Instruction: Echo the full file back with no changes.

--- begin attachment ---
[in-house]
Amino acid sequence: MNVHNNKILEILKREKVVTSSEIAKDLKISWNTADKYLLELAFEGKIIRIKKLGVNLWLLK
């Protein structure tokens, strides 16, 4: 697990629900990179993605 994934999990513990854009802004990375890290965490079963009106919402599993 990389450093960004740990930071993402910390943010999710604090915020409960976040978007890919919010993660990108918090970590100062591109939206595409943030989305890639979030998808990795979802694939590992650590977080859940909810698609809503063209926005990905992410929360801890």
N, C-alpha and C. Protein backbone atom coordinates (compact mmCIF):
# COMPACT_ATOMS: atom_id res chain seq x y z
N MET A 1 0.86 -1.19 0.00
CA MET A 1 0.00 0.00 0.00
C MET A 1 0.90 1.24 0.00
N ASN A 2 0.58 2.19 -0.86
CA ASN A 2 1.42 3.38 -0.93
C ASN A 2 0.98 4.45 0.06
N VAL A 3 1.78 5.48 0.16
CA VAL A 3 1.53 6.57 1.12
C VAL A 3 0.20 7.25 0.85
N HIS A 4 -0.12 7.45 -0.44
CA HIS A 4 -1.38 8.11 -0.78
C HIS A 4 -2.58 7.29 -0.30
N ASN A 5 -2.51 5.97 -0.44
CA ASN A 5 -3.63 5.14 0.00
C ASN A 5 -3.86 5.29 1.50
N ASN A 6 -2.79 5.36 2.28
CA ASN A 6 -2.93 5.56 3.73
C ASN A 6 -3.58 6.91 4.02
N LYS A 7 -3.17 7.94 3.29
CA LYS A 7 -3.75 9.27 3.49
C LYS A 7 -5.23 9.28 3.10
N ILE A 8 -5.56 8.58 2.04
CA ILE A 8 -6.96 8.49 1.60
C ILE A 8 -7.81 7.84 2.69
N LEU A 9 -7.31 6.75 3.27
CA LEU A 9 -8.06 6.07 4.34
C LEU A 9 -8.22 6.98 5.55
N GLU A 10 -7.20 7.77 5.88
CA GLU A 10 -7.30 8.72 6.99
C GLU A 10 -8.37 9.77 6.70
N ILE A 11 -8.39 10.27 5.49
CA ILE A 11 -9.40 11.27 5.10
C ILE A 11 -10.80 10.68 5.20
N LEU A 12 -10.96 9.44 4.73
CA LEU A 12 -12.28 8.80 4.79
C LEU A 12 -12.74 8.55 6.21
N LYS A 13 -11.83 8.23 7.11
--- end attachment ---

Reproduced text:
[in-house]
Amino acid sequence: MNVHNNKILEILKREKVVTSSEIAKDLKISWNTADKYLLELAFEGKIIRIKKLGVNLWLLK
């Protein structure tokens, strides 16, 4: 697990629900990179993605 994934999990513990854009802004990375890290965490079963009106919402599993 990389450093960004740990930071993402910390943010999710604090915020409960976040978007890919919010993660990108918090970590100062591109939206595409943030989305890639979030998808990795979802694939590992650590977080859940909810698609809503063209926005990905992410929360801890």
N, C-alpha and C. Protein backbone atom coordinates (compact mmCIF):
# COMPACT_ATOMS: atom_id res chain seq x y z
N MET A 1 0.86 -1.19 0.00
CA MET A 1 0.00 0.00 0.00
C MET A 1 0.90 1.24 0.00
N ASN A 2 0.58 2.19 -0.86
CA ASN A 2 1.42 3.38 -0.93
C ASN A 2 0.98 4.45 0.06
N VAL A 3 1.78 5.48 0.16
CA VAL A 3 1.53 6.57 1.12
C VAL A 3 0.20 7.25 0.85
N HIS A 4 -0.12 7.45 -0.44
CA HIS A 4 -1.38 8.11 -0.78
C HIS A 4 -2.58 7.29 -0.30
N ASN A 5 -2.51 5.97 -0.44
CA ASN A 5 -3.63 5.14 0.00
C ASN A 5 -3.86 5.29 1.50
N ASN A 6 -2.79 5.36 2.28
CA ASN A 6 -2.93 5.56 3.73
C ASN A 6 -3.58 6.91 4.02
N LYS A 7 -3.17 7.94 3.29
CA LYS A 7 -3.75 9.27 3.49
C LYS A 7 -5.23 9.28 3.10
N ILE A 8 -5.56 8.58 2.04
CA ILE A 8 -6.96 8.49 1.60
C ILE A 8 -7.81 7.84 2.69
N LEU A 9 -7.31 6.75 3.27
CA LEU A 9 -8.06 6.07 4.34
C LEU A 9 -8.22 6.98 5.55
N GLU A 10 -7.20 7.77 5.88
CA GLU A 10 -7.30 8.72 6.99
C GLU A 10 -8.37 9.77 6.70
N ILE A 11 -8.39 10.27 5.49
CA ILE A 11 -9.40 11.27 5.10
C ILE A 11 -10.80 10.68 5.20
N LEU A 12 -10.96 9.44 4.73
CA LEU A 12 -12.28 8.80 4.79
C LEU A 12 -12.74 8.55 6.21
N LYS A 13 -11.83 8.23 7.11